The other complainants gave accounts of a similar nature. In the case of the second complainant, the events are alleged to have occurred between September, 1980 when this complainant first attended the school, and mid 1981. He was a day boy, but there was a study period after formal schooling finished and day boys did not leave the school until 7.15 p.m.. He said that all first year students attended the applicant for sex education classes. He says he too was called to the applicant's rooms from study period, and that all the abuse, save on a few occasions, took place there, the other occasions being in the sports complex. This complainant stated that initially the applicant touched him sexually, but this changed at some time to a forced mutually sexual relationship between them. He believed he had more than twenty such encounters between September, 1980 and mid 1981.

11

The third complainant was also a border at the school, arriving in September, 1972, and he repeats a story similar to those above, namely being called to the rooms of the applicant, the applicant touching him sexually and an increase in the intensity of the sexual contact, which lasted until the end of his first school year.

12

In the case of the fourth complainant, he went to the school in 1974 when he was about twelve. He spoke of similar experiences to those of the others, of the sexual abuse commencing very early and continuing over a period of time, of it finishing at a particular point, and of being ill and in the school infirmary as a result.

13

All complainants say they were in thrall of the applicant and/or felt unable to do anything about his behaviour, for reasons which are considered further in this judgment, save the third complainant who did tell his mother, who in turn complained to the school and shortly thereafter the abuse did cease against that complainant.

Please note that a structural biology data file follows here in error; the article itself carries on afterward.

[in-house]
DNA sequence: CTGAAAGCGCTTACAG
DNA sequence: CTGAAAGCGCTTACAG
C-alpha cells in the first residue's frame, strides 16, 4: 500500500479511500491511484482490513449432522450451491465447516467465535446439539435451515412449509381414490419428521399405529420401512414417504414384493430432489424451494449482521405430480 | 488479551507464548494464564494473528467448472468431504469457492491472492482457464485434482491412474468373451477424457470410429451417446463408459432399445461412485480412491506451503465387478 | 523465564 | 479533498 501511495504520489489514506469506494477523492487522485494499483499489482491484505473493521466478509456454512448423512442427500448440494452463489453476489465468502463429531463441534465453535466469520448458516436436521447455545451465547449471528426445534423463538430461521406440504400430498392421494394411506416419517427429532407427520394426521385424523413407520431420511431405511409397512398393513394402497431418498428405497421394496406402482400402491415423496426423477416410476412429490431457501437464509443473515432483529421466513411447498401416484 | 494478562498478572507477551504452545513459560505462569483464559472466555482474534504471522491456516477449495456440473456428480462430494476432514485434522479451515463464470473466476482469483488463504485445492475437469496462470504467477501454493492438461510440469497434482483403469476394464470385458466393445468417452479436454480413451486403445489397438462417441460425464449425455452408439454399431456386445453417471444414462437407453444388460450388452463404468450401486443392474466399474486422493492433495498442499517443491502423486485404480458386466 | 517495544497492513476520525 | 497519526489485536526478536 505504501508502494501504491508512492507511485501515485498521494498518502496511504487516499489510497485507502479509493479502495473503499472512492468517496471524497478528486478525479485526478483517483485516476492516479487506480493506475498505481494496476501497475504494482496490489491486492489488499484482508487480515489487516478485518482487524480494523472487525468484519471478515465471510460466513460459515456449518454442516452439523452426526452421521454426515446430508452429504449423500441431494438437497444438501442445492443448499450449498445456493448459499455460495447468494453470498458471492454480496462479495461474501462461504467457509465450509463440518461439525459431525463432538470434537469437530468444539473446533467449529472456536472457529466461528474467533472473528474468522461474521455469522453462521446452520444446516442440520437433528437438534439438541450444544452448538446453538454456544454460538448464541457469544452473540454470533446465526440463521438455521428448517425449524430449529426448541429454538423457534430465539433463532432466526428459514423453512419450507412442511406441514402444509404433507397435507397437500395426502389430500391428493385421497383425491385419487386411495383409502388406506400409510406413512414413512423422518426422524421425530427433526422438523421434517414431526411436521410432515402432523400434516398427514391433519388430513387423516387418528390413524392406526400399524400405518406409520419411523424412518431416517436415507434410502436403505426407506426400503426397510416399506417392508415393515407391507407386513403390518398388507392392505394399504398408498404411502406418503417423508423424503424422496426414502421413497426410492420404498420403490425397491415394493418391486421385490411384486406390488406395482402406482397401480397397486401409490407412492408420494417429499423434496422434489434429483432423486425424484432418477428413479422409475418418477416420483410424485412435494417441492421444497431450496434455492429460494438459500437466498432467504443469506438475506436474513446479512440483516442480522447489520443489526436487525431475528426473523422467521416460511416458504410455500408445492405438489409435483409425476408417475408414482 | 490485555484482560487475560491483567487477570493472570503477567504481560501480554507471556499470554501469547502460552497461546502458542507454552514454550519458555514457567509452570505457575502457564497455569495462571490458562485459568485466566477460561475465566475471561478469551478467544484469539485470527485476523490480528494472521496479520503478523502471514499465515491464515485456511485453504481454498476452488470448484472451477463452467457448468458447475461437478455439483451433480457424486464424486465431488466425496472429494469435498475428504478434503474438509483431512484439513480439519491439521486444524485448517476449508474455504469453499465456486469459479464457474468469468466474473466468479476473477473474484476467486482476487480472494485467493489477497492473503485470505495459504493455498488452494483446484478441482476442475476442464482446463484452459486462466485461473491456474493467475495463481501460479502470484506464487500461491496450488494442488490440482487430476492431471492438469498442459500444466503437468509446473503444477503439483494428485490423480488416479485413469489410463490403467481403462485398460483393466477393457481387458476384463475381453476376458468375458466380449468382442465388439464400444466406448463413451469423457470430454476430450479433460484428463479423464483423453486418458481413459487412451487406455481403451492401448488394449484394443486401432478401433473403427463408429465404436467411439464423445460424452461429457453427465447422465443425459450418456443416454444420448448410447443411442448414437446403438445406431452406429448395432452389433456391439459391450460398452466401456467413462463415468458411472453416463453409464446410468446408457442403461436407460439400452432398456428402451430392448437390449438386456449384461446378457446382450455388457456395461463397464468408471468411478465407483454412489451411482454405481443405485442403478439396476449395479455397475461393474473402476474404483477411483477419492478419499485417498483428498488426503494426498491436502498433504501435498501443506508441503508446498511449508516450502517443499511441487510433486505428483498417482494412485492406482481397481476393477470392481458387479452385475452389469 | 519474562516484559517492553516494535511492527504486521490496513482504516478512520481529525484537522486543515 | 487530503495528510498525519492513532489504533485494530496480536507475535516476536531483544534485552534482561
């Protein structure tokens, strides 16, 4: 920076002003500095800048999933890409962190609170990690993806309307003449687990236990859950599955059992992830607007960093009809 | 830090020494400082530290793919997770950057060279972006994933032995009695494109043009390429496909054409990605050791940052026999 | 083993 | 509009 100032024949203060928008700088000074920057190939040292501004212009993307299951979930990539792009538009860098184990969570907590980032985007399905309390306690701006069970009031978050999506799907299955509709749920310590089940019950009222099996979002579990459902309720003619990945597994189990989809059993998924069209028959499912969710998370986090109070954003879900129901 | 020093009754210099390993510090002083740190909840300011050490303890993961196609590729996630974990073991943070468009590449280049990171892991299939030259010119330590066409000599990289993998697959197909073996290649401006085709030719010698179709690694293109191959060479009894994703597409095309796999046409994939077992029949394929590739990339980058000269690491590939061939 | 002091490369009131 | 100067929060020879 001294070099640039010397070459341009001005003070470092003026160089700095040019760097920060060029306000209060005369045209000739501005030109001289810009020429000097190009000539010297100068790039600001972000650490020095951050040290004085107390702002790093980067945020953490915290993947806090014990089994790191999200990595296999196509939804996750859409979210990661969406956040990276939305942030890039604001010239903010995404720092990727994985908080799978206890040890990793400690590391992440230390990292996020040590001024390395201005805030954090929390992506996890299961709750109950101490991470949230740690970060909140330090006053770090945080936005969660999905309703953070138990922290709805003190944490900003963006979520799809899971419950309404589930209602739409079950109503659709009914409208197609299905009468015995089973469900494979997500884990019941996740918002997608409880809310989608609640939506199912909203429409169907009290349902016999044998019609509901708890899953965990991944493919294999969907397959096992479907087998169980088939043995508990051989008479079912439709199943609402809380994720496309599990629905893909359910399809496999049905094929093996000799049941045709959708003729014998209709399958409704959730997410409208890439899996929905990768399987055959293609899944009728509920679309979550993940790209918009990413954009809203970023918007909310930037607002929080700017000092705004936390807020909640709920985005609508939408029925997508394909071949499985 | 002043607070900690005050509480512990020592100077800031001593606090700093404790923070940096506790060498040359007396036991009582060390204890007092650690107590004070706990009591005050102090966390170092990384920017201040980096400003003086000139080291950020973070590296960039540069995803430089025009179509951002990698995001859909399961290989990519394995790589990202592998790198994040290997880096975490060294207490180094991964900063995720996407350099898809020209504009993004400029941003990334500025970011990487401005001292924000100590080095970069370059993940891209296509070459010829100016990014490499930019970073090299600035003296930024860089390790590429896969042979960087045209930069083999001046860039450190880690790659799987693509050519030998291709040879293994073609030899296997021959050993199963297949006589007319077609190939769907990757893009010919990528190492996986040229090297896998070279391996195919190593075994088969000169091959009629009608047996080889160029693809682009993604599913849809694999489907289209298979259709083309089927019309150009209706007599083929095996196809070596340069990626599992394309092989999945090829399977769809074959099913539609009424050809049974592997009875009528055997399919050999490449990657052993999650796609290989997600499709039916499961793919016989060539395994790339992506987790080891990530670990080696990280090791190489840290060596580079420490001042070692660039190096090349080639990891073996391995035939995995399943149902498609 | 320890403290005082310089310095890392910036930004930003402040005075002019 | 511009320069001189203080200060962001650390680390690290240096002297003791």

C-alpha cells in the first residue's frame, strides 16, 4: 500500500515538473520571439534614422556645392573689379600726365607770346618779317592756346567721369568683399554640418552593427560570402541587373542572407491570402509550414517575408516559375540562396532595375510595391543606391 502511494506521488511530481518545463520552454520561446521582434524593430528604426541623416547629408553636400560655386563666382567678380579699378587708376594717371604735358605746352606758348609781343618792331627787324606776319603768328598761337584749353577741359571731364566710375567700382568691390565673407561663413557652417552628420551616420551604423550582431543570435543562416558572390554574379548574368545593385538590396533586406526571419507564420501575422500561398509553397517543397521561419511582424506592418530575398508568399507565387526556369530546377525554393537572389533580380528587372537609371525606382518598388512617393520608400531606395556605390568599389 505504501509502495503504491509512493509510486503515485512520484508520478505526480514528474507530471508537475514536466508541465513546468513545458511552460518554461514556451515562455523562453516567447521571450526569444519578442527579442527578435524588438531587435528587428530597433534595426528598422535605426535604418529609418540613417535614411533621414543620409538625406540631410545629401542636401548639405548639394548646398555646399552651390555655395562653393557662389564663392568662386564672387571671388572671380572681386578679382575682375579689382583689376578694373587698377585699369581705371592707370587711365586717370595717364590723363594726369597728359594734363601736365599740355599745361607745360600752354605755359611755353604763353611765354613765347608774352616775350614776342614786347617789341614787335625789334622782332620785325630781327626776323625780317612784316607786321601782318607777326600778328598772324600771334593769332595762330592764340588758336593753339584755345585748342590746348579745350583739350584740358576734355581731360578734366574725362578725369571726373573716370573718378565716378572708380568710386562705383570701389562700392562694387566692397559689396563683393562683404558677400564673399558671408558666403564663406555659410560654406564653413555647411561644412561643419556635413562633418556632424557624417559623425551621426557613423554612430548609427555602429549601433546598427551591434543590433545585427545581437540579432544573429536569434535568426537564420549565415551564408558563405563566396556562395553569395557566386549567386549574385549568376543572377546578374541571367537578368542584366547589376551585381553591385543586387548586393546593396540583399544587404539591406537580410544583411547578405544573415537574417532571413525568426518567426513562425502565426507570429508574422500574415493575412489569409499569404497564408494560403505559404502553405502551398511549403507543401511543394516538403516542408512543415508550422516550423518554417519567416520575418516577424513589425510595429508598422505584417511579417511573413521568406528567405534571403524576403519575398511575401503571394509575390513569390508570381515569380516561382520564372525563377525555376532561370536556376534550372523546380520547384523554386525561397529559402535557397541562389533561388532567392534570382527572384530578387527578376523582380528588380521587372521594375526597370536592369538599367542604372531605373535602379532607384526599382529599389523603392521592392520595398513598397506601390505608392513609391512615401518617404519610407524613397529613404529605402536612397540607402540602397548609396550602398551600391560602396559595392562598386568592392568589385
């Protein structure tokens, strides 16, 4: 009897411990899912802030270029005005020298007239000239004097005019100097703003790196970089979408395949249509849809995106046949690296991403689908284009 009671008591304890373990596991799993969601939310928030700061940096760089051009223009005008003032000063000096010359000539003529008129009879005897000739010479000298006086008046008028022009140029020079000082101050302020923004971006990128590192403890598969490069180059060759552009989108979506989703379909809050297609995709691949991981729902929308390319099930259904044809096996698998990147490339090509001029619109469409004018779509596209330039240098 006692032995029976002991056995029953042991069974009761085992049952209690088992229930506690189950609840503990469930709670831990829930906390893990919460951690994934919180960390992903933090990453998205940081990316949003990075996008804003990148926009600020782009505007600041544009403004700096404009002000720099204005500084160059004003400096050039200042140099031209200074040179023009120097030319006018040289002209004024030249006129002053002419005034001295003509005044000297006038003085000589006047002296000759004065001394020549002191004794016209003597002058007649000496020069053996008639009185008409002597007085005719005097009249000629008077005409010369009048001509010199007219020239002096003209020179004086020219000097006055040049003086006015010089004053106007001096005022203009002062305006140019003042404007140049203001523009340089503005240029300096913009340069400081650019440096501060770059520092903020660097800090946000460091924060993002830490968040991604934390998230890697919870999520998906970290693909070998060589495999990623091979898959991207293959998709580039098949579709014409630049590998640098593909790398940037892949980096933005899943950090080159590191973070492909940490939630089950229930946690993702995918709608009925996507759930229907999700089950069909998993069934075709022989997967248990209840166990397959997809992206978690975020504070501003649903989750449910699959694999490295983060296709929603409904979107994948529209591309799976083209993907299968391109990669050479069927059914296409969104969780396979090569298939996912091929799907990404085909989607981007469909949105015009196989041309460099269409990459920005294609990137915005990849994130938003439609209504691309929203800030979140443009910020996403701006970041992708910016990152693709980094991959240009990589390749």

14

The applicant seeks to restrain further steps being taken in the criminal proceedings on the basis of the delay involved in the matter. His complaint relates to three specific periods of time, namely (a) the period between the dates of the alleged offences and the dates on the which the complaints were made to the Gardai, (b) in so far as concerns the first complainant the period between 1995 and 1998 when the complaints were in fact made, and (c) prosecutorial delay between 1998 and 2001 when he was actually charged. In all three periods he says that the time which elapsed was unreasonable and was in breach of his legal and constitutional right to a speedy trial. In the case of the first period, he alleges that the lapse of time between the date of commission of the alleged offences and the date of trial is now so segregated as to give rise to an unavoidable presumption of prejudice against the applicant.

15

There was a further complaint raised originally in the proceedings on behalf of the applicant which concerned the question of a preliminary investigation, pursuant to Section 2 of the Criminal Justice Act 1999, and on the consequences flowing from Section 23 of the said Act. Counsel on behalf of the applicant indicated during the course of his opening of the case before me that this aspect of the judicial review proceedings would not trouble the Court as it was now accepted by the Respondents that such preliminary investigation would, if the trial...